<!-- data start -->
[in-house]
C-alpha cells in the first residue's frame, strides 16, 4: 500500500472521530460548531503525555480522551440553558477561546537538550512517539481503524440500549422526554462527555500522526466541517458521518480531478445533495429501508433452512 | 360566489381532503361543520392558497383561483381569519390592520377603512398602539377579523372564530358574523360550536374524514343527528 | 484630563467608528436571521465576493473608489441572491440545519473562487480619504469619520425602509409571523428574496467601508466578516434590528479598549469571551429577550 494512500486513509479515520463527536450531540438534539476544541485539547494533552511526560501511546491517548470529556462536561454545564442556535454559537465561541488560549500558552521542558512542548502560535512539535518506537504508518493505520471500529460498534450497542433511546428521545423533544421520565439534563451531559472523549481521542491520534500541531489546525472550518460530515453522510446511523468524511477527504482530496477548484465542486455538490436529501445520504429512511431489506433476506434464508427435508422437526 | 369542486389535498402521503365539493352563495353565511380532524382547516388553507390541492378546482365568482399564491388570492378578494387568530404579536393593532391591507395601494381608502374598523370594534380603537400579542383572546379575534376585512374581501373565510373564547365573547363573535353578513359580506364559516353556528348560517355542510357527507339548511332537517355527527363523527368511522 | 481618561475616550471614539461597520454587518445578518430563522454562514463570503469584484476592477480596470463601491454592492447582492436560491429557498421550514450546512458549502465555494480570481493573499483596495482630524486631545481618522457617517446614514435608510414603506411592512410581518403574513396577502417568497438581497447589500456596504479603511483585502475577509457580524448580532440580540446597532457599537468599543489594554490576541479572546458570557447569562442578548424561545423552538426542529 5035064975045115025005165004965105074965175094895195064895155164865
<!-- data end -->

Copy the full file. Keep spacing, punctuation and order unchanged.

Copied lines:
[in-house]
C-alpha cells in the first residue's frame, strides 16, 4: 500500500472521530460548531503525555480522551440553558477561546537538550512517539481503524440500549422526554462527555500522526466541517458521518480531478445533495429501508433452512 | 360566489381532503361543520392558497383561483381569519390592520377603512398602539377579523372564530358574523360550536374524514343527528 | 484630563467608528436571521465576493473608489441572491440545519473562487480619504469619520425602509409571523428574496467601508466578516434590528479598549469571551429577550 494512500486513509479515520463527536450531540438534539476544541485539547494533552511526560501511546491517548470529556462536561454545564442556535454559537465561541488560549500558552521542558512542548502560535512539535518506537504508518493505520471500529460498534450497542433511546428521545423533544421520565439534563451531559472523549481521542491520534500541531489546525472550518460530515453522510446511523468524511477527504482530496477548484465542486455538490436529501445520504429512511431489506433476506434464508427435508422437526 | 369542486389535498402521503365539493352563495353565511380532524382547516388553507390541492378546482365568482399564491388570492378578494387568530404579536393593532391591507395601494381608502374598523370594534380603537400579542383572546379575534376585512374581501373565510373564547365573547363573535353578513359580506364559516353556528348560517355542510357527507339548511332537517355527527363523527368511522 | 481618561475616550471614539461597520454587518445578518430563522454562514463570503469584484476592477480596470463601491454592492447582492436560491429557498421550514450546512458549502465555494480570481493573499483596495482630524486631545481618522457617517446614514435608510414603506411592512410581518403574513396577502417568497438581497447589500456596504479603511483585502475577509457580524448580532440580540446597532457599537468599543489594554490576541479572546458570557447569562442578548424561545423552538426542529 5035064975045115025005165004965105074965175094895195064895155164865